BACH: The Well-Tempered Clavier, Books I & II.
Samuil Feinberg (piano).
Pristine Audio PAKM 063A/063B TT: 108:19 +115:16.

Born in Odessa to Jewish parents, pianist and composer Samuil Feinberg (1890-1962) enjoys a legendary, even mythical reputation in Russia. As a composer, he took off from Scriabin but later flirted with atonality and Schoenbergian serialism, a serious risk in the Soviet Union. Two of his teachers went to prison. Never one to put his music forward in the first place, an attack on one of his piano concerti by the Soviet-music-for-the-proletariat crowd stopped him from performing his own music in public ever after, and even though his output wasn't large, he kept composing until his death. Some of his work has made it to CD.

As a pianist, however, Feinberg attracted serious admirers. Scriabin declared him the best interpreter of his sonatas. He was especially known for his Chopin and Beethoven, and revered for his Bach. He held the entire Well-Tempered Clavier in memory (as well as the 32 Beethoven sonatas, all the Scriabin sonatas, and large swaths of Chopin). Consequently, this release from the audiophile label Pristine of Soviet-era mono recordings made near the end of his life constitutes a major contribution to our appreciation of this figure, currently somewhat obscure in the west.

Feinberg's architectural control through dynamics strikes one in the very first prelude. He approaches the entire set as a Romantic, however. In the first fugue, the dynamics move over a wider range than usual among current pianists. However, the rhythm is taut without strictness, and again the dynamics serve the architecture, this time in bringing out the right voice at the right time. He has achieved a preternaturally clear sound without banging or tip-toeing affectation. His legato is perfection and sounds effortless. Furthermore, the level of each subject entry varies with great sensitivity. I could give you a blow-by-blow of each prelude and fugue, because the high quality of interpretation and performance deserve such a treatment, but you wouldn't really want that. I would rather make the bald pronouncement that these discs are an essential part of every collection. I won't say there aren't individual preludes and fugues among the separate items I wouldn't have taken differently, had I only Feinberg's intellect and fingers. However, there's not one misfire in the 96, and most of them haven't been bettered. Furthermore, you won't mistake Feinberg for anyone else. He achieves individuality without the bizarre. Two great musical minds meet here -- Bach and Feinberg. Even if you already regard Bach's Well-Tempered Clavier as a monument of western music, Feinberg reveals you have likely underestimated it. Preludes and fugues that tend to go by in other interpretations here leap out at you with the joy of a new find. Favorites become even more astonishing.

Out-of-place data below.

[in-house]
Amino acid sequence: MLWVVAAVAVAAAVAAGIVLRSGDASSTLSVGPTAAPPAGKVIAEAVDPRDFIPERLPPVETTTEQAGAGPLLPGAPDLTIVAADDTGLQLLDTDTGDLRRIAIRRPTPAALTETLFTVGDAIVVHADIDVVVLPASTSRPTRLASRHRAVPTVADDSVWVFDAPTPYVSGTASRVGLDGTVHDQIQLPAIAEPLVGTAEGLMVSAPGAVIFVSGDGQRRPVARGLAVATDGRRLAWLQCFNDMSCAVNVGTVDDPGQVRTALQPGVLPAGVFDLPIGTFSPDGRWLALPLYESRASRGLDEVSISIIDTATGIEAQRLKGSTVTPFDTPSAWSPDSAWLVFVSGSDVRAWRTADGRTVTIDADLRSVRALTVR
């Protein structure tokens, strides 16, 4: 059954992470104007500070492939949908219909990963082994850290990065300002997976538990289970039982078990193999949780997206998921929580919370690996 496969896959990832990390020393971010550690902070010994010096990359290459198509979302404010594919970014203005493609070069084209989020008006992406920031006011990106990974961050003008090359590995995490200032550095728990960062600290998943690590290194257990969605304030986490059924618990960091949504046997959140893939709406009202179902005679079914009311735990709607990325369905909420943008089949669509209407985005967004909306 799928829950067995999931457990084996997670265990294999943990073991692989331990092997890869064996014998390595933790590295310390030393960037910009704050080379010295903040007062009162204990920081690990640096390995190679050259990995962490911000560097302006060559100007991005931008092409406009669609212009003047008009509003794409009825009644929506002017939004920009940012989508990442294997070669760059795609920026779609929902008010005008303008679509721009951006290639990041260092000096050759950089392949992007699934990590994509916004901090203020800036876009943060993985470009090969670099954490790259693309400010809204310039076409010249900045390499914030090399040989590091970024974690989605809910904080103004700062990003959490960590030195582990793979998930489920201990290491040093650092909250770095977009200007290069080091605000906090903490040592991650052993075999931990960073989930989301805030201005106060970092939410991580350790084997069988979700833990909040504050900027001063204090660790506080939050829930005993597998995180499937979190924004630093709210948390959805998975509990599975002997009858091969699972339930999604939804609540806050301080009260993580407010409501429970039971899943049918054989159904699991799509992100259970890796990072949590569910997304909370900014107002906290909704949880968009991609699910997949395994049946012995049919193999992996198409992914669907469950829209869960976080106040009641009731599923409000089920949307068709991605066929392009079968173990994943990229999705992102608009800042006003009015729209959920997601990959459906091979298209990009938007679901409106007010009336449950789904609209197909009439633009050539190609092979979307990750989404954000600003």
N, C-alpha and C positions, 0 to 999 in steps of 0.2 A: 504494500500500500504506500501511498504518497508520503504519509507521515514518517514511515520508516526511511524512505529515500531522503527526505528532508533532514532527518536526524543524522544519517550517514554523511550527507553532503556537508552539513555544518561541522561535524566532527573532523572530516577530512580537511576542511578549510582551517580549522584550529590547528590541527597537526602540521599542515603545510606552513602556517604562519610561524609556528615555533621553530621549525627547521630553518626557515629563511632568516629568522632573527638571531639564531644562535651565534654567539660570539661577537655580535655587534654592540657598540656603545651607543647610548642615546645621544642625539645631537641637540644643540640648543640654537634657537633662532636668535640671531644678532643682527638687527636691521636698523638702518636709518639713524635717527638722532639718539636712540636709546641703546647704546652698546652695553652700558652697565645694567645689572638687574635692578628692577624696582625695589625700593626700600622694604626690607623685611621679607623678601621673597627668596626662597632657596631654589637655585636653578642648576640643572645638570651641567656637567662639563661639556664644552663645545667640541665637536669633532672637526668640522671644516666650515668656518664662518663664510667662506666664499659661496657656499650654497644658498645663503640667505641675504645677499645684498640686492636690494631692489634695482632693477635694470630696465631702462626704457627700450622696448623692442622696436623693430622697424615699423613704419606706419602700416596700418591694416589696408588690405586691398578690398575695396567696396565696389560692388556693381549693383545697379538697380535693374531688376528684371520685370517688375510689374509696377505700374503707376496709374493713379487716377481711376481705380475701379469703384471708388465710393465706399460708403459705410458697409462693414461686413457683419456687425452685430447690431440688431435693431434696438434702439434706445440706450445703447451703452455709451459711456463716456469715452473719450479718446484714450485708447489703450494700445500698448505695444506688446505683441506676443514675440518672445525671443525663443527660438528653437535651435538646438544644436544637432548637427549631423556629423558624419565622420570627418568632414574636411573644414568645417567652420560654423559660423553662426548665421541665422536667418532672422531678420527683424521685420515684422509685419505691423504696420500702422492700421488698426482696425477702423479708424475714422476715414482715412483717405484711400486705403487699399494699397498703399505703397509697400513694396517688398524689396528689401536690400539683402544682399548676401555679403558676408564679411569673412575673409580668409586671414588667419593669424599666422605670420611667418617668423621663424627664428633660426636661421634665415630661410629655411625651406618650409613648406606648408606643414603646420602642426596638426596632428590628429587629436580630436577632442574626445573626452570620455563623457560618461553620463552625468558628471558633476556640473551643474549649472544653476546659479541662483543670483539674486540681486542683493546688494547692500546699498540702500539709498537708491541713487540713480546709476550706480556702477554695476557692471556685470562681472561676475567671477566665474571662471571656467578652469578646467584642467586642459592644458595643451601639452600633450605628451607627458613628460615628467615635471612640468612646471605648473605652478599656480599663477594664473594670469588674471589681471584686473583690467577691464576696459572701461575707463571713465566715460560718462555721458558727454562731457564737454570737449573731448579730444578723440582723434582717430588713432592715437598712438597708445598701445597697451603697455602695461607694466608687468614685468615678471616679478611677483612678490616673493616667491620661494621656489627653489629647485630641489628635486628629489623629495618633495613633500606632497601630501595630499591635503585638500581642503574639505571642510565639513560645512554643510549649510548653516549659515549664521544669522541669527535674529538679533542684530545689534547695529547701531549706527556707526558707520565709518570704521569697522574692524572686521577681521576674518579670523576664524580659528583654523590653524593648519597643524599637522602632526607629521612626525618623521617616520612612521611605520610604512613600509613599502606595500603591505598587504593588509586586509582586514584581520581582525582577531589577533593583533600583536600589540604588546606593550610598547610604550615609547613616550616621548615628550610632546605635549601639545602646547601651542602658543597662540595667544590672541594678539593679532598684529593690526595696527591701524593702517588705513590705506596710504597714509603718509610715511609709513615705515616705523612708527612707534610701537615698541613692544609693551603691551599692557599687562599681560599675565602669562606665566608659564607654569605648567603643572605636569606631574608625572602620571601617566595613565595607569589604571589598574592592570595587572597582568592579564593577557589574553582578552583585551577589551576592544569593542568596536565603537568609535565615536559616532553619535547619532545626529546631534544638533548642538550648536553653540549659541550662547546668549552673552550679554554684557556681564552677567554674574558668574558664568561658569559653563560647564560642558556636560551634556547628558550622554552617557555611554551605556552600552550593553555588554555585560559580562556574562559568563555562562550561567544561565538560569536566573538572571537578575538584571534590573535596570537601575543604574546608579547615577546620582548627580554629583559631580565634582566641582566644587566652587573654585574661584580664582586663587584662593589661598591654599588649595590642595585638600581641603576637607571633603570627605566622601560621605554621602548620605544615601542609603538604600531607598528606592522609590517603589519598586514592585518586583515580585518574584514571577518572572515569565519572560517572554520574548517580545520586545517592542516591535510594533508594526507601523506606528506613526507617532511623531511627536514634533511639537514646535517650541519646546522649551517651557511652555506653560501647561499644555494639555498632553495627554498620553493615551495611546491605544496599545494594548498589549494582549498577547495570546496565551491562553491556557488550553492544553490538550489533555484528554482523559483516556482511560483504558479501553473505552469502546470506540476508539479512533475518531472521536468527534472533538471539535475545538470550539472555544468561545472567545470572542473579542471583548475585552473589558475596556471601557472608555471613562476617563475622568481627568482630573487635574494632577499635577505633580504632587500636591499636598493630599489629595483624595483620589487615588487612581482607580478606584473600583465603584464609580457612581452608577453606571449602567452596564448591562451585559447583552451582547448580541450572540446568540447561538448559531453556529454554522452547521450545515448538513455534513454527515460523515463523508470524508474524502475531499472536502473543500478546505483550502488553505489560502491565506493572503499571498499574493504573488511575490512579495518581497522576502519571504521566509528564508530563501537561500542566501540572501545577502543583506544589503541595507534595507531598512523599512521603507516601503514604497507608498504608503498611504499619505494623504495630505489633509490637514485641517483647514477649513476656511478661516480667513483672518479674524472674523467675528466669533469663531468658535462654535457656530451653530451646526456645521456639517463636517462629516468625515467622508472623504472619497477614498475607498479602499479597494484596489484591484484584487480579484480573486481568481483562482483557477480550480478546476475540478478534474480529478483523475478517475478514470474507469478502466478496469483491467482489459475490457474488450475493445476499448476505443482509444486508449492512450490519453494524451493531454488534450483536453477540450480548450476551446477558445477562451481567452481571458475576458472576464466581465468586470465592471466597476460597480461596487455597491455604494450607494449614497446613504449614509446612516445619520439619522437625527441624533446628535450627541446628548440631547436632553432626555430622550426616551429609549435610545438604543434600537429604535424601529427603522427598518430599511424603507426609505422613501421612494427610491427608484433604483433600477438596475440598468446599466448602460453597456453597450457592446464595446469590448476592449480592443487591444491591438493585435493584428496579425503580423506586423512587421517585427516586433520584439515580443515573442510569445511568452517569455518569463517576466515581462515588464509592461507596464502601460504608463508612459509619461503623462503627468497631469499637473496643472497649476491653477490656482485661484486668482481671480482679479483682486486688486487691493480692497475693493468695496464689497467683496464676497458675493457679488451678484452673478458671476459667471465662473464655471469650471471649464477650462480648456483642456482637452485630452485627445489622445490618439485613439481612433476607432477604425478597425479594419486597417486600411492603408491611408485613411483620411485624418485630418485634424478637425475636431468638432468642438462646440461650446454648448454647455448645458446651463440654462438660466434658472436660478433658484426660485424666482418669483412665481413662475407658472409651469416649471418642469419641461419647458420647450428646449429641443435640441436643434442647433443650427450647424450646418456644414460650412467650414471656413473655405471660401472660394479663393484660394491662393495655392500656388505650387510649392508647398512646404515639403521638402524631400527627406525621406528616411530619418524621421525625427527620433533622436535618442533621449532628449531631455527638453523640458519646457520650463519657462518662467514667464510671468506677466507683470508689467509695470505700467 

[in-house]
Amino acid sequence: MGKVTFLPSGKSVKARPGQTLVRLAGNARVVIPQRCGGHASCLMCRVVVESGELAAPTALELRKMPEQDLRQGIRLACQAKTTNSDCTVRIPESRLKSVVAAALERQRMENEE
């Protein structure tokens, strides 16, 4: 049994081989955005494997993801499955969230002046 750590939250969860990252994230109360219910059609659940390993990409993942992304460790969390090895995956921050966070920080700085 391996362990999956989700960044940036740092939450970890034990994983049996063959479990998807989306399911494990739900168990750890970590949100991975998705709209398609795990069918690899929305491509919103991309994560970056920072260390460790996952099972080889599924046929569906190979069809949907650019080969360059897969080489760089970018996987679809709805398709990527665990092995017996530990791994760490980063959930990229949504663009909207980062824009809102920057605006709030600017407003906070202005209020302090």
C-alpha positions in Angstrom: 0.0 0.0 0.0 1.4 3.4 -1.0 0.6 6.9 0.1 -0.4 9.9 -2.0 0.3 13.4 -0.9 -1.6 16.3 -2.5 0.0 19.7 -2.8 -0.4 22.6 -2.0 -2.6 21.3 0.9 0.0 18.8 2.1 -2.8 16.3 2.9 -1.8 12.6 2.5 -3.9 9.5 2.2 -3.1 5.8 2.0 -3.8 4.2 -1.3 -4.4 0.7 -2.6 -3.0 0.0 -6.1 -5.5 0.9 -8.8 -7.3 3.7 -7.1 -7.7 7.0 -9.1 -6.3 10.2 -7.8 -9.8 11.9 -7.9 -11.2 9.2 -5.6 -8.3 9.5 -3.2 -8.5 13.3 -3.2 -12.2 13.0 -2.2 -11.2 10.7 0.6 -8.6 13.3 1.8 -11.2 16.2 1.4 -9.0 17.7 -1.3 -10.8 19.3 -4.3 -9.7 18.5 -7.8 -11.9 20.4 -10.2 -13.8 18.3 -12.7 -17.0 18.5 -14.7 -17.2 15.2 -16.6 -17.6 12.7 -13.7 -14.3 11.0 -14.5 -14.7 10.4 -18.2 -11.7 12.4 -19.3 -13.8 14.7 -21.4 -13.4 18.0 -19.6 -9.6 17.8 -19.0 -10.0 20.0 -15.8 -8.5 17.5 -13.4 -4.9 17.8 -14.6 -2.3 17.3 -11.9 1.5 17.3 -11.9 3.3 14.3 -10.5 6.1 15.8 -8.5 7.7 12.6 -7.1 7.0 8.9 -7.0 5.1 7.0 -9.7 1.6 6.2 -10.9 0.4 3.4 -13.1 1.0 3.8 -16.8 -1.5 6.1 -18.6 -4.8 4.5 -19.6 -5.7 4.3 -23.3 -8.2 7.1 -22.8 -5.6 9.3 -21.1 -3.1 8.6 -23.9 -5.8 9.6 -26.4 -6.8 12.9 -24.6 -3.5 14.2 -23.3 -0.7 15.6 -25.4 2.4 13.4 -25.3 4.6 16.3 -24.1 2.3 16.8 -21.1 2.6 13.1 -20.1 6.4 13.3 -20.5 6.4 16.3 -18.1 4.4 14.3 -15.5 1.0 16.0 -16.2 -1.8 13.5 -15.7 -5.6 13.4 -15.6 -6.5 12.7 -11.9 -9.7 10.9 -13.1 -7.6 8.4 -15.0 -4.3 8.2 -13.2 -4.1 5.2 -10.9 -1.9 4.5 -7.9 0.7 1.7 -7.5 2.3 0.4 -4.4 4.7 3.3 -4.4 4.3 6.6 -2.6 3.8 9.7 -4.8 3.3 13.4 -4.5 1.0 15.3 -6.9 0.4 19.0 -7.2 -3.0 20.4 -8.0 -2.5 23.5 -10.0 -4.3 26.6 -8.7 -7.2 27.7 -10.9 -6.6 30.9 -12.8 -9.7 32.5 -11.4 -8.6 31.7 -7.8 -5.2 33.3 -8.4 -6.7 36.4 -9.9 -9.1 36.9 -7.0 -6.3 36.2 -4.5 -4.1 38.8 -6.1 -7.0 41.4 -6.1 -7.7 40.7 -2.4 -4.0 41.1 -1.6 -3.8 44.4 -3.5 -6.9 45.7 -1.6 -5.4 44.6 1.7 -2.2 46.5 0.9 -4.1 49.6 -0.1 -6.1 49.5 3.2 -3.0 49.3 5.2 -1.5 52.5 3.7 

Pristine's brand has consisted of cleaning up and giving real presence to "historic" recordings -- that is, those with surfaces filled with Schmutz and of severely compressed dynamic range. However, the results depend on the quality of original engineering and pressings, and Soviet recordings often fail to rise to the level of an air check. Nevertheless, if you compare these results with the pressing on the Talents Russia label, you realize what miracles Pristine has pulled off. Most importantly, they give you a clear idea of Feinberg's pianism and capture the incredible subtleties of his playing, no small feat.
How can I recommend this disc too highly? As far as I'm concerned, a landmark in recorded music.

S.G.S. (April 2022)